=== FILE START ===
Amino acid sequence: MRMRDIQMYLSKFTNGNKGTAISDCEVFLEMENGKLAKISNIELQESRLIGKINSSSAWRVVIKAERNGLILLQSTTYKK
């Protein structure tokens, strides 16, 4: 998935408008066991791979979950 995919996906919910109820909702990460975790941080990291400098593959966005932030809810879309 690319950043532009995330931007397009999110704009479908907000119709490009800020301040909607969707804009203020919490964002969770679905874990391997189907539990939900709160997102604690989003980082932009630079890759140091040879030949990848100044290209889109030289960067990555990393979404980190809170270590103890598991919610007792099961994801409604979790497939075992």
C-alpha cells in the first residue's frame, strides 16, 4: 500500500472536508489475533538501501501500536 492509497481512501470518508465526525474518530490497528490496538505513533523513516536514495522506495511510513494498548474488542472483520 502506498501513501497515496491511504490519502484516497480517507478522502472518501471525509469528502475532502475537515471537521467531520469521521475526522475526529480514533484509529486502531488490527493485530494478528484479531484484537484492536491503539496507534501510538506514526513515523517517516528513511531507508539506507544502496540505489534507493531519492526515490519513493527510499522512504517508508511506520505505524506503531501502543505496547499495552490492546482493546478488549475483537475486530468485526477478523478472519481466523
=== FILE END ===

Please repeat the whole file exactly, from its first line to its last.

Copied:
Amino acid sequence: MRMRDIQMYLSKFTNGNKGTAISDCEVFLEMENGKLAKISNIELQESRLIGKINSSSAWRVVIKAERNGLILLQSTTYKK
């Protein structure tokens, strides 16, 4: 998935408008066991791979979950 995919996906919910109820909702990460975790941080990291400098593959966005932030809810879309 690319950043532009995330931007397009999110704009479908907000119709490009800020301040909607969707804009203020919490964002969770679905874990391997189907539990939900709160997102604690989003980082932009630079890759140091040879030949990848100044290209889109030289960067990555990393979404980190809170270590103890598991919610007792099961994801409604979790497939075992």
C-alpha cells in the first residue's frame, strides 16, 4: 500500500472536508489475533538501501501500536 492509497481512501470518508465526525474518530490497528490496538505513533523513516536514495522506495511510513494498548474488542472483520 502506498501513501497515496491511504490519502484516497480517507478522502472518501471525509469528502475532502475537515471537521467531520469521521475526522475526529480514533484509529486502531488490527493485530494478528484479531484484537484492536491503539496507534501510538506514526513515523517517516528513511531507508539506507544502496540505489534507493531519492526515490519513493527510499522512504517508508511506520505505524506503531501502543505496547499495552490492546482493546478488549475483537475486530468485526477478523478472519481466523